As the good news of the gospel bursts throughout the world we see farmers and city dwellers come to faith in Christ, we see both Jews and Gentiles come to find peace with God and with each other. We see a slave girl and a prison warden find freedom in Christ. We see a businesswoman and international dignitary come into the family of God. The book of Acts underlines the fact that all human beings whatever their gender, status or race are loved by God and have the possibility of receiving forgiveness for their sins, the presence of the Holy Spirit and a call to participate in the mission of God. Reading the book of Acts in cosmic context will help us to put the God the cosmic king at the centre of the story.
2. Read the book of Acts in its Canonical Context
The Acts of the Apostles was originally circulated together with Luke's Gospel because the two books share the same author and act as a comprehensive book of Christian origins. When the books were separated, as Luke's Gospel was circulated with three complementary biographies of Jesus – the four Gospels – the book of Acts was given its distinctive name. This name may have been a deliberate attempt to counter the heretical teaching of Marcion, who not only rejected the Old Testament but argued that Paul was the only apostle who faithfully recorded God's teaching. So even though Paul is the apostle with the most amount of airtime in Acts, the title underlines the role of all of the apostles.
But some have argued that the book should have been called the Acts of the Holy Spirit, as the third person of the Trinity takes a very clear central role in the pages of this book. Right from the introduction where we are told: ' In my former book, Theophilus, I wrote about all that Jesus began to do and to teach' (Acts 1:1), the implication is that now in this latter book we will be told about the work that Jesus continued to do through his Church in the power of the Spirit. And just seven verses later there is the promise of the empowering of the Holy Spirit for the Apostles. Acts 1:8 acts as a manifesto and indeed a prologue for the structure of the entire book. The Spirit-empowered Church will witness to the life, death, resurrection and ascension of Christ by spreading the gospel from Jerusalem to the ends of the earth.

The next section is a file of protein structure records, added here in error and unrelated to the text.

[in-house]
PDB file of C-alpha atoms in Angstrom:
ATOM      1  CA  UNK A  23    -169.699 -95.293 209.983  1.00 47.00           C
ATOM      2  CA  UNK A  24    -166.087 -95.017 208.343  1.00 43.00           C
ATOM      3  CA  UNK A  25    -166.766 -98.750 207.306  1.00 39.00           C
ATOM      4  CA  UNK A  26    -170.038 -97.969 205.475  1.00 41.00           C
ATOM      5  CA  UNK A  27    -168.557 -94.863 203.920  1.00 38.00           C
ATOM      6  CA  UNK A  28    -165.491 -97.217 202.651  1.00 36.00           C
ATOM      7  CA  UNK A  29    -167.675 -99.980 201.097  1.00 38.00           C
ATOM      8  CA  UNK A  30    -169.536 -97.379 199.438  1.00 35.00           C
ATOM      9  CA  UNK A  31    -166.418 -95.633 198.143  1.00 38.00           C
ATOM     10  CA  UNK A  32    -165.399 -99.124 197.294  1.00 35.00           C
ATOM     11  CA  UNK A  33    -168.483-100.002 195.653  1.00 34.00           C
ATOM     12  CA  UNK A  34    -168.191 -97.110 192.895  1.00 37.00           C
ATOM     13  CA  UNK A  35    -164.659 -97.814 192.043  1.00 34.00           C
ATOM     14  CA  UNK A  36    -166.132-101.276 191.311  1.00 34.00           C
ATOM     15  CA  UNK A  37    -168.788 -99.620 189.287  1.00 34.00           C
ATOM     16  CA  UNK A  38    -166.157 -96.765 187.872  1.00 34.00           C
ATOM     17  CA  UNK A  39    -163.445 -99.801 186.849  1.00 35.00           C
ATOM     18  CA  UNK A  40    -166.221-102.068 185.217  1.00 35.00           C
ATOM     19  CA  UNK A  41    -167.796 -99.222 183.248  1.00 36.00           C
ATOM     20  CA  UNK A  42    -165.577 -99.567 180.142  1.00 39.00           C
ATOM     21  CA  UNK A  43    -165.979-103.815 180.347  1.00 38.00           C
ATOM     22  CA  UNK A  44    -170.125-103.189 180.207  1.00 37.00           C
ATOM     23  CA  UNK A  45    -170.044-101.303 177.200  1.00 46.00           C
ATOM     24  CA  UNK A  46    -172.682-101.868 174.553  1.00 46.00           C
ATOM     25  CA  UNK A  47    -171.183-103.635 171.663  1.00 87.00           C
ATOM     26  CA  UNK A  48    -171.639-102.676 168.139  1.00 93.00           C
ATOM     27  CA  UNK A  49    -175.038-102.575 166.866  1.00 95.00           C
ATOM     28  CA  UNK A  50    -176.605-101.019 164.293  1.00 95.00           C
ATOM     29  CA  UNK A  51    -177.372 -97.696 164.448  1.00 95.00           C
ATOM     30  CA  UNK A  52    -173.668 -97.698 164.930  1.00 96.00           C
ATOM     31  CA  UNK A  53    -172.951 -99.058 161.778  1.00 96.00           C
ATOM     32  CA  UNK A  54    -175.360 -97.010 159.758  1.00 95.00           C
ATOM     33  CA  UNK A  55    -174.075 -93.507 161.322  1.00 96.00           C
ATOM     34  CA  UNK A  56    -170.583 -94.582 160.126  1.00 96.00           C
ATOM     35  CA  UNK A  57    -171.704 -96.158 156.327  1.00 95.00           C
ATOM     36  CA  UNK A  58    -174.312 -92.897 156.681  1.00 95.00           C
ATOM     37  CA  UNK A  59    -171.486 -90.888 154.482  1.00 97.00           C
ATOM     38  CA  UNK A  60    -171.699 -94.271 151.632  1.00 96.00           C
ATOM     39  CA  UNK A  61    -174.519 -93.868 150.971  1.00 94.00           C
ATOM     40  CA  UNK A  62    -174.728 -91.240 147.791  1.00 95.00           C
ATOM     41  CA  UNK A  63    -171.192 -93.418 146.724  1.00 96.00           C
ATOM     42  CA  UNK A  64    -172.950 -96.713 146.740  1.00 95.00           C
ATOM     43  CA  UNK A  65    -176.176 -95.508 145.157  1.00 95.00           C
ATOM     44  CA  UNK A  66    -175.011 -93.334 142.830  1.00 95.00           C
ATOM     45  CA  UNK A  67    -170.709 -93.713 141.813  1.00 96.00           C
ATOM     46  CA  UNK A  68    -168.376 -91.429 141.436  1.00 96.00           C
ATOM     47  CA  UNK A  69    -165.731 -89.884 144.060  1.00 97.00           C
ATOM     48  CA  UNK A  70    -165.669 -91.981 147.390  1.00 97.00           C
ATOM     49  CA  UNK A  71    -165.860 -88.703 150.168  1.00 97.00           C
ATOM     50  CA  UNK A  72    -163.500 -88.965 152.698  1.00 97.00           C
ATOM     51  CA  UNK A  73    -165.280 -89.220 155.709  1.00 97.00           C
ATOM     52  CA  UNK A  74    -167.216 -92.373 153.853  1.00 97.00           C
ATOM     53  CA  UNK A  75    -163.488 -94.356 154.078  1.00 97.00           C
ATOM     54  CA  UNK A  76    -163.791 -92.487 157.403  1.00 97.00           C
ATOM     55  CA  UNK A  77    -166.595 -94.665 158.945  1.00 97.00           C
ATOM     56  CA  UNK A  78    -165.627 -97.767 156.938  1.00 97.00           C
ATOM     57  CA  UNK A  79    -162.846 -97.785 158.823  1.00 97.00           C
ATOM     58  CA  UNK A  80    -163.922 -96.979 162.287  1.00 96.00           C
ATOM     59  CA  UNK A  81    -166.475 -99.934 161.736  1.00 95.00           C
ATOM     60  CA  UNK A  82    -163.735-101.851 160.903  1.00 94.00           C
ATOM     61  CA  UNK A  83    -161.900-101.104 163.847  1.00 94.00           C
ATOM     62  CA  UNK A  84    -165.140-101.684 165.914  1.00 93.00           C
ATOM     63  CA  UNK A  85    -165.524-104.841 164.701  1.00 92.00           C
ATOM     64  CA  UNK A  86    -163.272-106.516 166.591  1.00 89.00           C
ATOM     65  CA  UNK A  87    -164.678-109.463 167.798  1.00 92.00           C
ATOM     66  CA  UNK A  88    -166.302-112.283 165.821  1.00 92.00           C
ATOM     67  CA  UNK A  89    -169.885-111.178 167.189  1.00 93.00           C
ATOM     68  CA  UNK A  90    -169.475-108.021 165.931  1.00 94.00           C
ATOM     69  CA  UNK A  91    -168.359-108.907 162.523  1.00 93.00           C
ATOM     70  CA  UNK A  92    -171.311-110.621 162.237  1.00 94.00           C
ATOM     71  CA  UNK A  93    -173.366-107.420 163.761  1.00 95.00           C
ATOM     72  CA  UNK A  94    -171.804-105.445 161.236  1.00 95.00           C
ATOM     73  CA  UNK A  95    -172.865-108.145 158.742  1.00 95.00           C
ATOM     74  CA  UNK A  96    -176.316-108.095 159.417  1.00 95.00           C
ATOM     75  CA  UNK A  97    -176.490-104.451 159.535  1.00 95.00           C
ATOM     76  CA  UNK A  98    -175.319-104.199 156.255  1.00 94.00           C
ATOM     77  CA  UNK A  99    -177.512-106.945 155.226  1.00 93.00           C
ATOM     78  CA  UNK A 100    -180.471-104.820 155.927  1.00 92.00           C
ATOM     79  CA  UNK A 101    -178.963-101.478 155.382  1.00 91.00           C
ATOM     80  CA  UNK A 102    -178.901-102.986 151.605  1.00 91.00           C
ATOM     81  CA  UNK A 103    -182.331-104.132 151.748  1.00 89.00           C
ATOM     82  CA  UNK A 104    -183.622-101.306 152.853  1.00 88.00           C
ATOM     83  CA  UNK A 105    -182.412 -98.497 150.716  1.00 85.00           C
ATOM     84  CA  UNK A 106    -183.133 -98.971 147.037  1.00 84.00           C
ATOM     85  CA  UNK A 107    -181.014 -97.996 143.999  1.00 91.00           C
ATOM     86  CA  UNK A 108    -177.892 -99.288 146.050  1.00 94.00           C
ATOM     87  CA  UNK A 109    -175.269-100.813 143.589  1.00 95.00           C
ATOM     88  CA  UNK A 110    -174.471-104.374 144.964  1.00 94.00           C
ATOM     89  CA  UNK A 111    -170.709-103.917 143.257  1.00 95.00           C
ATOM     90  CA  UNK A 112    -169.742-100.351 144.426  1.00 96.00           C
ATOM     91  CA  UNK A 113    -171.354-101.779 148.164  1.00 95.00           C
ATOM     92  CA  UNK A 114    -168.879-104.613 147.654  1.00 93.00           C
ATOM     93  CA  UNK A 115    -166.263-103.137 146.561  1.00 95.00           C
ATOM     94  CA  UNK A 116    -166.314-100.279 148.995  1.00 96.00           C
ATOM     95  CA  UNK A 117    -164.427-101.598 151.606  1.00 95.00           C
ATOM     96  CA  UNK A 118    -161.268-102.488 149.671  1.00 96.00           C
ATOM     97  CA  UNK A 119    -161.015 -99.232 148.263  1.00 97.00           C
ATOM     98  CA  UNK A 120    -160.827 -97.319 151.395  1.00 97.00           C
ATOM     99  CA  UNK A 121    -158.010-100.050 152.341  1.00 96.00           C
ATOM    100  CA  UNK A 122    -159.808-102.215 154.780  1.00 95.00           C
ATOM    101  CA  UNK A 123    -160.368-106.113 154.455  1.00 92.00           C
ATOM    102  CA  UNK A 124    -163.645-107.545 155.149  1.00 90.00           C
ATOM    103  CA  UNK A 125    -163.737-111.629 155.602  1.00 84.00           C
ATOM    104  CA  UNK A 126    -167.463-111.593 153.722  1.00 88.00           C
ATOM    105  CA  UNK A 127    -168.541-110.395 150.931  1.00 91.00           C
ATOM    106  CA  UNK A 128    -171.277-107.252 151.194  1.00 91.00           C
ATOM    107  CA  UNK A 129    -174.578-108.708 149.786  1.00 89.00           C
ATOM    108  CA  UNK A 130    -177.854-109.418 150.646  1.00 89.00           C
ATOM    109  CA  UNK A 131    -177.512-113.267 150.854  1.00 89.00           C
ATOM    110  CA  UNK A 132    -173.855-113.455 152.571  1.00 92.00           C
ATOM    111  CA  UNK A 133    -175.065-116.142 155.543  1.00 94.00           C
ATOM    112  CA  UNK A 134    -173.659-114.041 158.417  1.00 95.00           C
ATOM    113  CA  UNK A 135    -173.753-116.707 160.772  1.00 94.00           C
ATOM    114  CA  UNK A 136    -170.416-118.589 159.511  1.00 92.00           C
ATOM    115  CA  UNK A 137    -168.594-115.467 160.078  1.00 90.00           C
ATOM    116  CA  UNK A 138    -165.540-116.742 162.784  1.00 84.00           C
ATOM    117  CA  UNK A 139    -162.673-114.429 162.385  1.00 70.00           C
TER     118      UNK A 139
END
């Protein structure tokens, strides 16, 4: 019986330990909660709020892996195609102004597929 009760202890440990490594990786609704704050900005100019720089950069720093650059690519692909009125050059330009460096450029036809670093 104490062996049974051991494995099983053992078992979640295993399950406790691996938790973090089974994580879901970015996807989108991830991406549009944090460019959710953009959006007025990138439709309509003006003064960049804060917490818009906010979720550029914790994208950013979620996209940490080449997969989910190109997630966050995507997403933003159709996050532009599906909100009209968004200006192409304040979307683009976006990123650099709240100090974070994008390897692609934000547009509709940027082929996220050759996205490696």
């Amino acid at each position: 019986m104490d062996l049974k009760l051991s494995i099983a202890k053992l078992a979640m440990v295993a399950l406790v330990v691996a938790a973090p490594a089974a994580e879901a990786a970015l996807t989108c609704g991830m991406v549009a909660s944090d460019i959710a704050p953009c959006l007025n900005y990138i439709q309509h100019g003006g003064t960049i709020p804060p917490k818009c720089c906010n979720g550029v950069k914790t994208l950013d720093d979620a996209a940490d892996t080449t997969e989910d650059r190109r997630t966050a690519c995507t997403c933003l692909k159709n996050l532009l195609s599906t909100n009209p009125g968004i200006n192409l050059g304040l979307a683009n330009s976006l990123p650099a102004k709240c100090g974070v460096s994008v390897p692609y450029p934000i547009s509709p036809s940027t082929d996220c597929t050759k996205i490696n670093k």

Reading the book of Acts in its canonical context means we recognise that Jesus continues his work through the Church in the power of the Spirit – and again we save ourselves from being the centre of the story.
3. Read the book of Acts in its continental context
The book of Acts is a travelogue of how the gospel spreads from Jerusalem, thoughout Judea and Samaria and to the ends of the earth. It is not the story of how the gospel spreads from Europe to Africa, nor the story of how Christianity moves from America to the rest of the planet. Reading the book of Acts in its global context prevents us from putting ourselves in the centre of the story and helps us to recognise the role of our global brothers and sisters.
The book of Acts is full of challenges: danger from bandits, Jews and Gentiles; danger in the city, in the country and at sea; dangers from unbelievers and from false believers. But reading the book in its global context reveals that, sadly, it is the relationship between Christians and Jews that is at the heart of the on-going conflict in the story of the early Church. Acts shows us that Christ came to bring reconciliation between human beings and God, but also between people from different nations. And it also shows us that just as God chose the Jews to be a light to the nations, so now the Church is to take up this calling. In our fragmented world, the book of Acts has a lot to teach us about what it means to live together as God's people. Indeed five times we are informed of the unity of the believers and how they lived, prayed, shared and worked with one accord: (Acts 1:14, 2:46; 4:24; 5:12; 15:25).
On the streets of Moscow as a teenager that was a lesson I needed to learn – Christ only has one Church, made up of believers from the east and west, rich and poor, black and white – and we are all called by God to participate together with his people in his story of his justice.
Dr Krish Kandiah is the founding director of Home for Good. He contributed to 'God's Justice Bible' (Hodder), writing the commentary on the book of Acts.
 See Bruce, F.F. (1988) NICNT The book of the Acts, Eerdmans, p.5